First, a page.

Gerry Mullany ’84 and Ken Brown ’86 worked together at Pipe Dream in the early 1980s, both becoming editor in chief as seniors. Now they are in Hong Kong, working for rival news organizations: Gerry is on temporary assignment running The New York Times’ Web coverage of Asia, and Ken is the Hong Kong bureau chief for The Wall Street Journal.
Binghamton University Magazine asked them to sit on the other side of the interview for a change.
Q: How did you become friends?
Gerry: Through our work on Pipe Dream, spending many late nights at the office. And we were neighbors in Johnson City. I lived on Willow Street in a house with people from WHRW, and Ken lived in a Pipe Dream house on North Broad Street and then on Corliss Avenue.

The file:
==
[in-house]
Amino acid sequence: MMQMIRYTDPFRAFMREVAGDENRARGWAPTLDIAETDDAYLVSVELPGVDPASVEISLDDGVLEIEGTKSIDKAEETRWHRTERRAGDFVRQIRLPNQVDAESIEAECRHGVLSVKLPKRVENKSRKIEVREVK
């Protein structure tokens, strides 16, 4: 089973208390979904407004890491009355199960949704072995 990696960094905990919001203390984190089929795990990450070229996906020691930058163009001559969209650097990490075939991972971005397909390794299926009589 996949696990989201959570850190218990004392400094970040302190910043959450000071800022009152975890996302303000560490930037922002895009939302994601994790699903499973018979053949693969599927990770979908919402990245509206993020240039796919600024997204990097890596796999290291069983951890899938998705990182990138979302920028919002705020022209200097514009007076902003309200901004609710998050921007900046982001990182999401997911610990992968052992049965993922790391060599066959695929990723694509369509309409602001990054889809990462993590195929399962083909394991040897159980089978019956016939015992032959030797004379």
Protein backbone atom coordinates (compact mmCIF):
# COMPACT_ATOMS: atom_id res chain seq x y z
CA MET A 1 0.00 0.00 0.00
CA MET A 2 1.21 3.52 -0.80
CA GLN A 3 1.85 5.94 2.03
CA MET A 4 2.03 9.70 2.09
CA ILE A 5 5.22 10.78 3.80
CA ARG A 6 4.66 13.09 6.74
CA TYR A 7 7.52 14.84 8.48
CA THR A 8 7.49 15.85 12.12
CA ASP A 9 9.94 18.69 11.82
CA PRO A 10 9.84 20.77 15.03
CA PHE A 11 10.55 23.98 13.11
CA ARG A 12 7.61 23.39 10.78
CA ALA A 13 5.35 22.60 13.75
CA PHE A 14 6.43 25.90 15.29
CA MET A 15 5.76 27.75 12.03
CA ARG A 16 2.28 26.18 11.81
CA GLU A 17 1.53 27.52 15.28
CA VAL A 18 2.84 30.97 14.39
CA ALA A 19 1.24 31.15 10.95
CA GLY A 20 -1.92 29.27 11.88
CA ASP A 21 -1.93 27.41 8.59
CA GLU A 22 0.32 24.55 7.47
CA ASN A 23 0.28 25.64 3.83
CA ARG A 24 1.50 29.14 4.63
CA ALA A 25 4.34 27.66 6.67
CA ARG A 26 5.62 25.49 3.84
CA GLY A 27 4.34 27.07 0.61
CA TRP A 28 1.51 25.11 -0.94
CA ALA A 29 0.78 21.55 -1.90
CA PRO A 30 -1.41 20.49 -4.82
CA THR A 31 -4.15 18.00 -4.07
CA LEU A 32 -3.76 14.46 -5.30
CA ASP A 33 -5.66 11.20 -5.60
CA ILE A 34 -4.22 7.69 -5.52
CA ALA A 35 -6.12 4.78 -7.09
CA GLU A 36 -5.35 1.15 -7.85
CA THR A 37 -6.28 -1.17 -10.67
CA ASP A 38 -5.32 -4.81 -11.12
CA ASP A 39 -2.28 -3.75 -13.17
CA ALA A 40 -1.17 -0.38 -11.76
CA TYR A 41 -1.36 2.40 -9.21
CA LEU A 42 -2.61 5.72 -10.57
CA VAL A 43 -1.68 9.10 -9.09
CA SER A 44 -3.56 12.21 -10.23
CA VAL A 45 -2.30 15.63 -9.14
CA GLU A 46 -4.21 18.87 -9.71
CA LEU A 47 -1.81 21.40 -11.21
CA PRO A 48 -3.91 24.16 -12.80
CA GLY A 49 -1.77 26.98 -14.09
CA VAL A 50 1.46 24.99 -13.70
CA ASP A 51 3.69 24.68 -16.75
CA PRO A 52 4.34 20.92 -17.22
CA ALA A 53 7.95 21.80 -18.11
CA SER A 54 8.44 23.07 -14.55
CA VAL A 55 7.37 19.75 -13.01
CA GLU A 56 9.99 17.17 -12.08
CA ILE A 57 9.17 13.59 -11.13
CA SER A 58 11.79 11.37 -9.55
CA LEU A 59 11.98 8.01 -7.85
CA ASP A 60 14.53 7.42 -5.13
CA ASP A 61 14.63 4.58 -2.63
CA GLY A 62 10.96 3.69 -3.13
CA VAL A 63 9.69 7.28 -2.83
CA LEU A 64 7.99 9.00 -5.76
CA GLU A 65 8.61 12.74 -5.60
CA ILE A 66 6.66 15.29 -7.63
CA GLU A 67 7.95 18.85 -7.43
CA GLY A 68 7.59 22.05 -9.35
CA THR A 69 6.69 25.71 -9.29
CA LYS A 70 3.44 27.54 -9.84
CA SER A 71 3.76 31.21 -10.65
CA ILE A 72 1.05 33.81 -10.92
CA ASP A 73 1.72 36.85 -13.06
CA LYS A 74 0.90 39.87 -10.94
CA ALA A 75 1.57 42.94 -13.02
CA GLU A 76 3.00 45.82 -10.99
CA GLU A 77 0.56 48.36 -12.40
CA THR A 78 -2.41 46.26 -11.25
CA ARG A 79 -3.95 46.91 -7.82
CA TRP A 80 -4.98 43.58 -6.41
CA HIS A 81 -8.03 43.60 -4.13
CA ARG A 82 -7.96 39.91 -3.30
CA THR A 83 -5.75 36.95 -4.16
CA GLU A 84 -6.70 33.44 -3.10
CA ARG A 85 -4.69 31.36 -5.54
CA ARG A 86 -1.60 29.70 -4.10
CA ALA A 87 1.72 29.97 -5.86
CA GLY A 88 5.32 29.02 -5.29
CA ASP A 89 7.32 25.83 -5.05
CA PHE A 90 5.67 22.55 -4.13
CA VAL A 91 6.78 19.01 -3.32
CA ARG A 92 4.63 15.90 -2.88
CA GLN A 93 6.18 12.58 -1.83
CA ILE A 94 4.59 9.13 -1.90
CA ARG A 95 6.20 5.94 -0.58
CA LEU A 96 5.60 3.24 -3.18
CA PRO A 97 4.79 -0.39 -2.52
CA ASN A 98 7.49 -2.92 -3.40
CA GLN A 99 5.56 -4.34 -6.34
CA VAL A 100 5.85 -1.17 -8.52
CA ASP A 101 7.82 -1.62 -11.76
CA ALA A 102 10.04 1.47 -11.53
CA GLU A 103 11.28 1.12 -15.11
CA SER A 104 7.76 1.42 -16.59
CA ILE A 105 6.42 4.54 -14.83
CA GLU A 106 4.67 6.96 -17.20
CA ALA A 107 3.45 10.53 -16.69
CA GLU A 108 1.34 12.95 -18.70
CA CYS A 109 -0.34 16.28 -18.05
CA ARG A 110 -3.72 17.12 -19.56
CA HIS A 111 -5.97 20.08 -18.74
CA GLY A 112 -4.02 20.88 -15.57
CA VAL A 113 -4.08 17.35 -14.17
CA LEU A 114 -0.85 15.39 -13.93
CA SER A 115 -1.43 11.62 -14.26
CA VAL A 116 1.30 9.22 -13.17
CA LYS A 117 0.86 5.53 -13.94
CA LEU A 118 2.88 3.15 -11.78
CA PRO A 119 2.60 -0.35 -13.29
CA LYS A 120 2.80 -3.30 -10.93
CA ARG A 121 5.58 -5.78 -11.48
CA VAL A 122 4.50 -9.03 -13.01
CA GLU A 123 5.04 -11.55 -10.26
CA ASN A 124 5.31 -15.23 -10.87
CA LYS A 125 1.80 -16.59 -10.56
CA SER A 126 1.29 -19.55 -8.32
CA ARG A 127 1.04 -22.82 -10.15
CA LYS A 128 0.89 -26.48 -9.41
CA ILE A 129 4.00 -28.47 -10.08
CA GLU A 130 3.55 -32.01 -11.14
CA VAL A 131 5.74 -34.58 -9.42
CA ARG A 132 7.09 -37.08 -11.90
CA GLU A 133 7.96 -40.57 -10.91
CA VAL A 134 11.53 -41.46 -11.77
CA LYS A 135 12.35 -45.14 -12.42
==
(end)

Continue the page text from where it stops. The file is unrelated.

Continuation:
Ken and I worked at the Fire Island News after college, then we worked together at United Press International and then at The New York Times. This craziness stopped about a decade ago when he went to The Wall Street Journal. When I got the Hong Kong job, he e-mailed me saying he was already here. I hope he gets assigned to Paris next.
Ken: I started at the paper as a photographer when I was a freshman. Gerry was one of the top editors already, and I was completely intimidated. Like the other Pipe Dream editors, he looked like he hadn’t slept all semester and had subsisted on the legendary midnight food runs that the Pipe Dream staff used to get them through the night.
Q: What was your best Pipe Dream story?
Gerry: I didn’t do it, but during my time there, we published all the professors’ salaries, which got everyone very mad. Now all that information is online.